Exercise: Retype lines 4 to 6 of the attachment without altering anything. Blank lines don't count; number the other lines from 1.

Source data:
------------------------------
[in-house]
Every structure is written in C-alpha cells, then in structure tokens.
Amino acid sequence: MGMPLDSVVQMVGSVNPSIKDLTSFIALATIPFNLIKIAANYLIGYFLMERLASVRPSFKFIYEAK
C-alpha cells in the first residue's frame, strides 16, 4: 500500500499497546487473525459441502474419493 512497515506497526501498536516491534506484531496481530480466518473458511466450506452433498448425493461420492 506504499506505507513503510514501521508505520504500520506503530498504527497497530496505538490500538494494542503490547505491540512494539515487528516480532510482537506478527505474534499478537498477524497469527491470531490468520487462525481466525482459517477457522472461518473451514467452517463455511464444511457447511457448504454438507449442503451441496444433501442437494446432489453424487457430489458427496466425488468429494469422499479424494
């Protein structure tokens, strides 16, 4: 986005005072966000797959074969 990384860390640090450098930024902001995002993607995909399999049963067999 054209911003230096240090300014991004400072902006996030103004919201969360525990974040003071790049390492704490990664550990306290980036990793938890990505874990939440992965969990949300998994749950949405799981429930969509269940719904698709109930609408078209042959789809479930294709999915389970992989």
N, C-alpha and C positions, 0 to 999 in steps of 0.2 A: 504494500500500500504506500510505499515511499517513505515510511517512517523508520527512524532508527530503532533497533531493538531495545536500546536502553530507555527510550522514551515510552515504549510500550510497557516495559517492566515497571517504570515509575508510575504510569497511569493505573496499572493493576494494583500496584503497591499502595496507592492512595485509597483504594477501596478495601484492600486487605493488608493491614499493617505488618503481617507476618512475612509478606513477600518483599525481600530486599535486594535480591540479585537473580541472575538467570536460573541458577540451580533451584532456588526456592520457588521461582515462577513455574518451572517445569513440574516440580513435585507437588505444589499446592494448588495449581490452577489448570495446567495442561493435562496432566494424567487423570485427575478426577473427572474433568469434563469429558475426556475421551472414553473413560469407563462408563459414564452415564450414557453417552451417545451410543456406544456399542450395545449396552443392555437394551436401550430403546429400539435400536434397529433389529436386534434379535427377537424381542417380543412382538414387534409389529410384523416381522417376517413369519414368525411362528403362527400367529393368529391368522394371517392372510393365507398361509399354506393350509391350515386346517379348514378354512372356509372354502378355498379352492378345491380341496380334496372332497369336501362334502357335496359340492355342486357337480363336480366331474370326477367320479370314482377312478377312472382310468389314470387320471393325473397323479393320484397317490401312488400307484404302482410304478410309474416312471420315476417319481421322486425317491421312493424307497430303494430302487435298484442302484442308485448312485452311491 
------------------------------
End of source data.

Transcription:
C-alpha cells in the first residue's frame, strides 16, 4: 500500500499497546487473525459441502474419493 512497515506497526501498536516491534506484531496481530480466518473458511466450506452433498448425493461420492 506504499506505507513503510514501521508505520504500520506503530498504527497497530496505538490500538494494542503490547505491540512494539515487528516480532510482537506478527505474534499478537498477524497469527491470531490468520487462525481466525482459517477457522472461518473451514467452517463455511464444511457447511457448504454438507449442503451441496444433501442437494446432489453424487457430489458427496466425488468429494469422499479424494
């Protein structure tokens, strides 16, 4: 986005005072966000797959074969 990384860390640090450098930024902001995002993607995909399999049963067999 054209911003230096240090300014991004400072902006996030103004919201969360525990974040003071790049390492704490990664550990306290980036990793938890990505874990939440992965969990949300998994749950949405799981429930969509269940719904698709109930609408078209042959789809479930294709999915389970992989």
N, C-alpha and C positions, 0 to 999 in steps of 0.2 A: 504494500500500500504506500510505499515511499517513505515510511517512517523508520527512524532508527530503532533497533531493538531495545536500546536502553530507555527510550522514551515510552515504549510500550510497557516495559517492566515497571517504570515509575508510575504510569497511569493505573496499572493493576494494583500496584503497591499502595496507592492512595485509597483504594477501596478495601484492600486487605493488608493491614499493617505488618503481617507476618512475612509478606513477600518483599525481600530486599535486594535480591540479585537473580541472575538467570536460573541458577540451580533451584532456588526456592520457588521461582515462577513455574518451572517445569513440574516440580513435585507437588505444589499446592494448588495449581490452577489448570495446567495442561493435562496432566494424567487423570485427575478426577473427572474433568469434563469429558475426556475421551472414553473413560469407563462408563459414564452415564450414557453417552451417545451410543456406544456399542450395545449396552443392555437394551436401550430403546429400539435400536434397529433389529436386534434379535427377537424381542417380543412382538414387534409389529410384523416381522417376517413369519414368525411362528403362527400367529393368529391368522394371517392372510393365507398361509399354506393350509391350515386346517379348514378354512372356509372354502378355498379352492378345491380341496380334496372332497369336501362334502357335496359340492355342486357337480363336480366331474370326477367320479370314482377312478377312472382310468389314470387320471393325473397323479393320484397317490401312488400307484404302482410304478410309474416312471420315476417319481421322486425317491421312493424307497430303494430302487435298484442302484442308485448312485452311491 